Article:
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VOL. 114 | NO. 75 | Tuesday, April 18, 2000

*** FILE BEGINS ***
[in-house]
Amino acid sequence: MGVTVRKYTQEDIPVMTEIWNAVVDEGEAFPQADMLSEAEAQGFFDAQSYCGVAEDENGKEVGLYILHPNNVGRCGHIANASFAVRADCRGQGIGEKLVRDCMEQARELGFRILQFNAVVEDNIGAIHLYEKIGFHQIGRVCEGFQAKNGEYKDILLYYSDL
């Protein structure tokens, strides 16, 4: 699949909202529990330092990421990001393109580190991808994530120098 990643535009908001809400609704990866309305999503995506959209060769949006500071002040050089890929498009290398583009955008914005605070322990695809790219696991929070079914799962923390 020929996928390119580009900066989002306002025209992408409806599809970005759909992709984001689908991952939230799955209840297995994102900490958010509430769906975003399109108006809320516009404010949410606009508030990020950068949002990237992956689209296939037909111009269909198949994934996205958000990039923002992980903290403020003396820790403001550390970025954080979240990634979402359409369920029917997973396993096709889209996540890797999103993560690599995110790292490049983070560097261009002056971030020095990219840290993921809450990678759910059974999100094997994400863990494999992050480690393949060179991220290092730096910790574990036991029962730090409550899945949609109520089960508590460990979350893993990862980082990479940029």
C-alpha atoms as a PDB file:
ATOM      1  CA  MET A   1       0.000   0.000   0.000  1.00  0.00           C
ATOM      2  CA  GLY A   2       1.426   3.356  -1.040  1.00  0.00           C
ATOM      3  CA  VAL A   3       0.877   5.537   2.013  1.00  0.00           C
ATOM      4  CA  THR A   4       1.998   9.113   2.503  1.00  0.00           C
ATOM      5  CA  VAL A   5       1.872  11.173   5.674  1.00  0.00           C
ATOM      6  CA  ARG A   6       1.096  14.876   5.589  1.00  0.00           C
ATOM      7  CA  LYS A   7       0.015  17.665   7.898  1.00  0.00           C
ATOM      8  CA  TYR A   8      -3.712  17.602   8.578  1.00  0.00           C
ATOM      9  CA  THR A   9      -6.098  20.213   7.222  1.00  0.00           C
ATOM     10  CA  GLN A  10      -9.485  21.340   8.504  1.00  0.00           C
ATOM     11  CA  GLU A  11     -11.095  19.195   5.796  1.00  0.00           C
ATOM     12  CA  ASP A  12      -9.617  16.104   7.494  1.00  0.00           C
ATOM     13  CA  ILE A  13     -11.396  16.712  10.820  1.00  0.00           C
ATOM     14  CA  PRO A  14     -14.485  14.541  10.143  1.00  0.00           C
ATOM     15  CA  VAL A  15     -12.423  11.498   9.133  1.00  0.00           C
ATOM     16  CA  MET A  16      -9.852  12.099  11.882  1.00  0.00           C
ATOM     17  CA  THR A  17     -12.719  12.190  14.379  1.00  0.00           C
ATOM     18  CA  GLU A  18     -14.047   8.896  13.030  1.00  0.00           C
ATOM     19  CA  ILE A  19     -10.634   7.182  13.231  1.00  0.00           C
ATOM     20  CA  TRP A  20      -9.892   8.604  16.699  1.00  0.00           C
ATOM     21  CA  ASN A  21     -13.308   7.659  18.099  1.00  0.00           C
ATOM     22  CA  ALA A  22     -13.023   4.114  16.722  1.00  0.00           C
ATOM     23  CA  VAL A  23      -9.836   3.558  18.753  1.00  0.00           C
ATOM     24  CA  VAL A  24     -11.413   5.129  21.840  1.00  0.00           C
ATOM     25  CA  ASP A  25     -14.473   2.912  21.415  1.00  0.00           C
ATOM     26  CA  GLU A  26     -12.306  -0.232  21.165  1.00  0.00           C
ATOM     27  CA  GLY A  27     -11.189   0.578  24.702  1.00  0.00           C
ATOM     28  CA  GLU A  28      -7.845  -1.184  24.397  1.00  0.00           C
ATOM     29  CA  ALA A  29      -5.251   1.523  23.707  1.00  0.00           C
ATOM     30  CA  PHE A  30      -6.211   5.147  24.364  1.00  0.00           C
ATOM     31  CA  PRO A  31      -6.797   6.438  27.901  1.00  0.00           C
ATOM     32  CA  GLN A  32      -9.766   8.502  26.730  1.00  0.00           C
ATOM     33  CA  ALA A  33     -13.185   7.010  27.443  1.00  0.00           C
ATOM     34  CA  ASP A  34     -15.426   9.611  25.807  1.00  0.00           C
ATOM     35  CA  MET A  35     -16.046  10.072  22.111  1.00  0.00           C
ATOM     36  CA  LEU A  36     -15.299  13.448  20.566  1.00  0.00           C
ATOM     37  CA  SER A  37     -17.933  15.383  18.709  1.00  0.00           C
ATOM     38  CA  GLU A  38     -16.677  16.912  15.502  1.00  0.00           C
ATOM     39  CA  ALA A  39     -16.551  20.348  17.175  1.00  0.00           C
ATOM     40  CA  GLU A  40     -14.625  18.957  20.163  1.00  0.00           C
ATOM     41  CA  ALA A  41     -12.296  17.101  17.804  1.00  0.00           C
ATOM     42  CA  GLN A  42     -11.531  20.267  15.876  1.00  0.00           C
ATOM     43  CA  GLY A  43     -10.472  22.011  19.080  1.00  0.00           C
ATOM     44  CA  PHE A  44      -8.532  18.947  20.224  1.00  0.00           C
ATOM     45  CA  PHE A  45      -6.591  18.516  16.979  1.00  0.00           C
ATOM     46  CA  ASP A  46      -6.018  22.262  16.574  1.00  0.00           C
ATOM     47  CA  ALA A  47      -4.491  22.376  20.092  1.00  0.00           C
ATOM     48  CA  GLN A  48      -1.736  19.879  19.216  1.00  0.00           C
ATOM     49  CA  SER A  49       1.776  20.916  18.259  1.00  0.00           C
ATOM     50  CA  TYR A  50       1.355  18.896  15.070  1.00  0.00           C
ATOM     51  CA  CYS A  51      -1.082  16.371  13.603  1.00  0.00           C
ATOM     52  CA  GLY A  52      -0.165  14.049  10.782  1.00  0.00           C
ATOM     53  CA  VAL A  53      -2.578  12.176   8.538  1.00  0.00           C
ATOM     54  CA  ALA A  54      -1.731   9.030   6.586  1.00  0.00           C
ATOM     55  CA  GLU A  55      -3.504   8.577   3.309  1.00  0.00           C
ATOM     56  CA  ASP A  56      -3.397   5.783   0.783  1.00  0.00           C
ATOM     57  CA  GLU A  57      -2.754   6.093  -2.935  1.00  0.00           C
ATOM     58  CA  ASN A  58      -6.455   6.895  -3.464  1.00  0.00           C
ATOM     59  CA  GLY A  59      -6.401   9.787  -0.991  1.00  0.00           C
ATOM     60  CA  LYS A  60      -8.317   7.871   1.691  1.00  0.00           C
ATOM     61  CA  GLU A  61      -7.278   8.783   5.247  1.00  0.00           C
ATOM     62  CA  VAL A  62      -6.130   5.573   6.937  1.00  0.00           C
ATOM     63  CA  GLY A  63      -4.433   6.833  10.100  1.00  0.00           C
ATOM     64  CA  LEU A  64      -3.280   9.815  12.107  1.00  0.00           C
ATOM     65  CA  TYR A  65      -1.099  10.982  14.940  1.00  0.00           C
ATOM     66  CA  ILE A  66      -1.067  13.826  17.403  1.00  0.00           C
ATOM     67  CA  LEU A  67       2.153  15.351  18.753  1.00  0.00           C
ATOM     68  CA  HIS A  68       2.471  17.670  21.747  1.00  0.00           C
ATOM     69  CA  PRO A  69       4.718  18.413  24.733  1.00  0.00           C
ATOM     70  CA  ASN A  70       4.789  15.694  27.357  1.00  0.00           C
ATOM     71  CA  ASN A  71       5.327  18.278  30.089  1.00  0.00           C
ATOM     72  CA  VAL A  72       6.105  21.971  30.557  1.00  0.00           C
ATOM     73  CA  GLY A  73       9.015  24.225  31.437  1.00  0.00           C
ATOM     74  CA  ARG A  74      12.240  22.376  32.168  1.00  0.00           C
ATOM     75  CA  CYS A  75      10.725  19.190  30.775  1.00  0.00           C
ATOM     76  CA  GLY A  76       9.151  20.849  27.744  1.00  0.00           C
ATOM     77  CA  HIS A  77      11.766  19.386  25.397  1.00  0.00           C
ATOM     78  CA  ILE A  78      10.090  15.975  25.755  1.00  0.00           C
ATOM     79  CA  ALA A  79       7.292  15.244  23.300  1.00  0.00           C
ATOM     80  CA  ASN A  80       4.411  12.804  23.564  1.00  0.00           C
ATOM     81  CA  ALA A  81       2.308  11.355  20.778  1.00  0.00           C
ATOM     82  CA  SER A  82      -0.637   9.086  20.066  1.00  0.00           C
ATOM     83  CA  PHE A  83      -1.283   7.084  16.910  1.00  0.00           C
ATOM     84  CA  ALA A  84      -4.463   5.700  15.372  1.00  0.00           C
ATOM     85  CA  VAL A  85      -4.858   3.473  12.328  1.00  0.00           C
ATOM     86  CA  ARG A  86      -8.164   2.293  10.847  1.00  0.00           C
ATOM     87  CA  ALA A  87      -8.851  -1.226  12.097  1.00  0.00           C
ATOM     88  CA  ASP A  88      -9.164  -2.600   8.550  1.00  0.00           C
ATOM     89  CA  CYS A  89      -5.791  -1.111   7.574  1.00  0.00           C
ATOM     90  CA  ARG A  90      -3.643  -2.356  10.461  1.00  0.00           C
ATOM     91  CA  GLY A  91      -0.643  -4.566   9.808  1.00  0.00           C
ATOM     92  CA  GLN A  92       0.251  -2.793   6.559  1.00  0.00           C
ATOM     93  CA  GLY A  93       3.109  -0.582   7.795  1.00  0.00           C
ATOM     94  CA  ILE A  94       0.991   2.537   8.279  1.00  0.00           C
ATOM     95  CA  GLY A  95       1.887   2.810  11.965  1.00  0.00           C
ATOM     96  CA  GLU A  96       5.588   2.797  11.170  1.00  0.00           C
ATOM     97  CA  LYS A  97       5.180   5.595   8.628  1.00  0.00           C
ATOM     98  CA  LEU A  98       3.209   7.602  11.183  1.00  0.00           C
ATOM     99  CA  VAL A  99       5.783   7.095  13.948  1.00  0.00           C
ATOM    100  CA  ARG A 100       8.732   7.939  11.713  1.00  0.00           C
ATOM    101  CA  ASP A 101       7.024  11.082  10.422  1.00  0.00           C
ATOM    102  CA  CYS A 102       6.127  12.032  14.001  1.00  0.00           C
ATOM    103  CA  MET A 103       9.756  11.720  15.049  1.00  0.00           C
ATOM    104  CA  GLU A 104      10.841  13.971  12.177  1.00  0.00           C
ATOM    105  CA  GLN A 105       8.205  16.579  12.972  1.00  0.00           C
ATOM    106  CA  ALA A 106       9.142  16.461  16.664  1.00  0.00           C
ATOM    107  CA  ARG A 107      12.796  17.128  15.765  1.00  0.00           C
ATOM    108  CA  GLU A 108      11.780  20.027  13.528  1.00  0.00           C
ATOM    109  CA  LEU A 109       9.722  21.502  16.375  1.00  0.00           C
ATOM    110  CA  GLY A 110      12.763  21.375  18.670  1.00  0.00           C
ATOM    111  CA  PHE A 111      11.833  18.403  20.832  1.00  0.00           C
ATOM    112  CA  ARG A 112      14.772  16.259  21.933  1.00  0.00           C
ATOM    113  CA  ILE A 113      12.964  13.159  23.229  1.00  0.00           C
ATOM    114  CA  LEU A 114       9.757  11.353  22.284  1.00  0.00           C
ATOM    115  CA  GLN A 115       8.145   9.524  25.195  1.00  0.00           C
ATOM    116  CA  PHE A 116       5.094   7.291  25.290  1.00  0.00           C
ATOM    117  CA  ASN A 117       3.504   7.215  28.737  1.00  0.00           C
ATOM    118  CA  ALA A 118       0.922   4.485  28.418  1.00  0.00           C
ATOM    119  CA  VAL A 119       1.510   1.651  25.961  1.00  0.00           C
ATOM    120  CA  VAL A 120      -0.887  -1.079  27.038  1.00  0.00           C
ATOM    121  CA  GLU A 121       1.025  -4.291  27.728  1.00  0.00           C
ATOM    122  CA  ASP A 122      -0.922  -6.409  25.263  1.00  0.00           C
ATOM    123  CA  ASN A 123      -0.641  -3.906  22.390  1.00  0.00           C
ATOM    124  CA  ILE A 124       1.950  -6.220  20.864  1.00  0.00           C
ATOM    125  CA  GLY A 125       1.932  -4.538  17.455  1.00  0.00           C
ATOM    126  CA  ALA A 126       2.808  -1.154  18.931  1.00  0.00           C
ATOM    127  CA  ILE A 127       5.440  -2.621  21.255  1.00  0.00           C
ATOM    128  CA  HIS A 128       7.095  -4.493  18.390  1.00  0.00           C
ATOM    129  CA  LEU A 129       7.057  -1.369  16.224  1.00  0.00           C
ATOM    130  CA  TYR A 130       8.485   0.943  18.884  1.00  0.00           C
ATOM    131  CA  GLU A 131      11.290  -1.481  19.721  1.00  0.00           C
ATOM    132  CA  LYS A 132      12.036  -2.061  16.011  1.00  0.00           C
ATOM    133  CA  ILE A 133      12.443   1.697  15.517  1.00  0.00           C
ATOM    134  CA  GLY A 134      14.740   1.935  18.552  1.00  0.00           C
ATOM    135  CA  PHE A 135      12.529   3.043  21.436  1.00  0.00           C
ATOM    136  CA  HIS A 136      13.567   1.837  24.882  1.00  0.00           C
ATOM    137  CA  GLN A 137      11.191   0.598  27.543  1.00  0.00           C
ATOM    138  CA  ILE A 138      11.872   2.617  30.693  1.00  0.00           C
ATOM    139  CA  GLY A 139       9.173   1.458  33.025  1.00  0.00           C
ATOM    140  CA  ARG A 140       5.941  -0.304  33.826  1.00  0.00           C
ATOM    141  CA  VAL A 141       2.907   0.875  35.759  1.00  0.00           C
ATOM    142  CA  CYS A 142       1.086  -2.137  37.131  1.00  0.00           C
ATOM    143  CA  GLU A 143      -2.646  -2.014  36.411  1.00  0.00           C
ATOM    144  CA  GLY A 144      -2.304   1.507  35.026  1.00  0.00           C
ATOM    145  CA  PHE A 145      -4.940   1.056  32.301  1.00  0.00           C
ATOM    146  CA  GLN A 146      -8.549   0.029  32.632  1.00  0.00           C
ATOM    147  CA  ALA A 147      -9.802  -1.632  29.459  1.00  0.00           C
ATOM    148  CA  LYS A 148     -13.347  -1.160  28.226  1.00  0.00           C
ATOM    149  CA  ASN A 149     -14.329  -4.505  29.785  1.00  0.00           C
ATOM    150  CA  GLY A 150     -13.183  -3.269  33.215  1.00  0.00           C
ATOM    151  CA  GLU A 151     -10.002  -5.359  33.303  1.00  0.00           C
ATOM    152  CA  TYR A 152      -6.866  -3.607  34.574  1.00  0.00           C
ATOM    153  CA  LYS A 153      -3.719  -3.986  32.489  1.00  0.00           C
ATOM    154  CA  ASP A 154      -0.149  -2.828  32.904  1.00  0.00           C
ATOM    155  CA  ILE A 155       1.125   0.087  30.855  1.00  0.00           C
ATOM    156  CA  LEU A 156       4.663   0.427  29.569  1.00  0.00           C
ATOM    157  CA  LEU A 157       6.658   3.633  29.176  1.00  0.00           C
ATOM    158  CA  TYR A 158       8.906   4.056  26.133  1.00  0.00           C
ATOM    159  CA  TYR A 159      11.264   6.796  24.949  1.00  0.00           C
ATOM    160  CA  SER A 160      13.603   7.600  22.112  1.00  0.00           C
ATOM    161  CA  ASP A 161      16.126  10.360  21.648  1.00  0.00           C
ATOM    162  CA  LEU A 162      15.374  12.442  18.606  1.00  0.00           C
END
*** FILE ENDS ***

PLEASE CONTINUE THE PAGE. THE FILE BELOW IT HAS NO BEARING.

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By Stacey Wiedower Hunt-Phelan auction still on, despite offers By Stacey Wiedower The Daily News Much to the chagrin of many Mid-Southerners, the auctioning of Memphis famed Hunt-Phelan Home appears to be on schedule, as no foundation or individual has yet stepped forward with an offer deemed acceptable by the non-profit foundation board that governs the home. But, though time is running out, the fact that the clock is still ticking means the fate of the house is not yet sealed. There are liability issues that come into play as far as stopping the highly publicized auction, scheduled for May 5-8, said Tom Buckner, board member and attorney for the Hunt-Phelan Foundation. But, even at this late date, a strong enough offer could put an end to the auction that threatens to separate the 170-year-old home from its original, historic contents. "Wed have to take into account how good the offer was," Buckner said. "If its good enough, why, wed be willing to risk some legal liability." But, the closer the auction date gets, the more problematic the liability issues become. This fact weighs heavily on organizations such as the Memphis Heritage Foundation and a group of local women headed by Gayle Rose, who have worked to raise funds in hopes of purchasing the home. Both groups have made offers to the board, and both were declined. With the Memphis City Councils decision to delay for 60 days a vote that potentially would grant $1 million in city funds to help such an organization buy and preserve the home, it seems the homes best hope at this point is, as Memphis Heritage spokesperson Robert Dye put it, "help from the hand of God." Buckner said from the boards perspective, the ideal situation for the house would be an offer that could put an end to the auction before it starts. "The best hope would be that some 501(c)(3) would come forward to buy the house and all its contents and keep it together as one," he said. "But, time is growing extremely short." Dye said the most positive scenario he can see for the home is for someone to purchase it, then donate it with an endowment to the national trust to be made a trust property. "The national trust came down and said the only way they would even accept the house is if it had an endowment tagged along with it of at least $2 million to run it," said Dye, cultural resource survey coordinator for Memphis Heritage. "Graceland makes money and the Biltmore (the former Vanderbilt estate in Asheville, N.C.) makes money, but outside of that, most other ones lose money or are funded by outside sources." The City Councils decision to delay the vote that could pour as much as $1 million into a fund for the home also hinges on hopes of a last-minute buyer that will keep the house and its contents intact. By delaying the vote, the Council prevented the resolution from being tossed out entirely, keeping it alive for a potential endowment fund down the road, said Council member Brent Taylor. Otherwise, the city would have been excluded not only from participating in the homes purchase, but also from contributing to its future upkeep. "The votes were not there for the million dollar expenditure," Taylor said. "We delayed it so that after that 60 days, after the auction, the city would still be able to pass that resolution for the $1 million to go to an endowment." Dan Hope, community relations manager for the Memphis Museum System, said the suggestion has been made many times that the museum system take over historic properties such as the Hunt-Phelan Home. Currently, the system administers two city-owned properties, the Mallory-Neely House and the Magevney House. But, no plans have been discussed to do the same for the Hunt-Phelan Home at this point. "Those are really the only two historic properties we have," Hope said. "We dont on a regular basis take over historic properties that the city acquires, and I dont know that the city is in the habit of taking over many historic properties." Aside from a pre-auction purchase that would keep the house united with its contents, the next best hope for preserving the history of the home resides in the contents themselves, Dye said. Memphis Heritage has been collecting money to bid on various items at the auction, such as documents, which represent an important period in Memphis history, he added. "If someone starts raising a lot of money, well put all our money in with them (to go toward purchase of the house)," he said. "If not, we will bid on items at the auction ourselves." Items bought by the city or for the city could become part of the Memphis-Shelby County archives, Dye said. If the auction is held as planned, the house and the 2.7 acres it stands on will be sold by the Hunt-Phelan Foundation, the non-profit organization that owns them. The homes contents and a tract of land behind the house will be sold and profits received by owner Bill Day. Proceeds from the sale of the home and land owned by the foundation would first be used to pay the organizations debts and liabilities, Buckner said. The use of any leftover funds will be voted on by the board, and could be used to continue the foundation to assist in the restoration of other antebellum homes and historic structures, he added. "That would be the initial thought, but we have to wait and see how much money we have, and who buys the home and all those factors, which are hard to anticipate," Buckner said.

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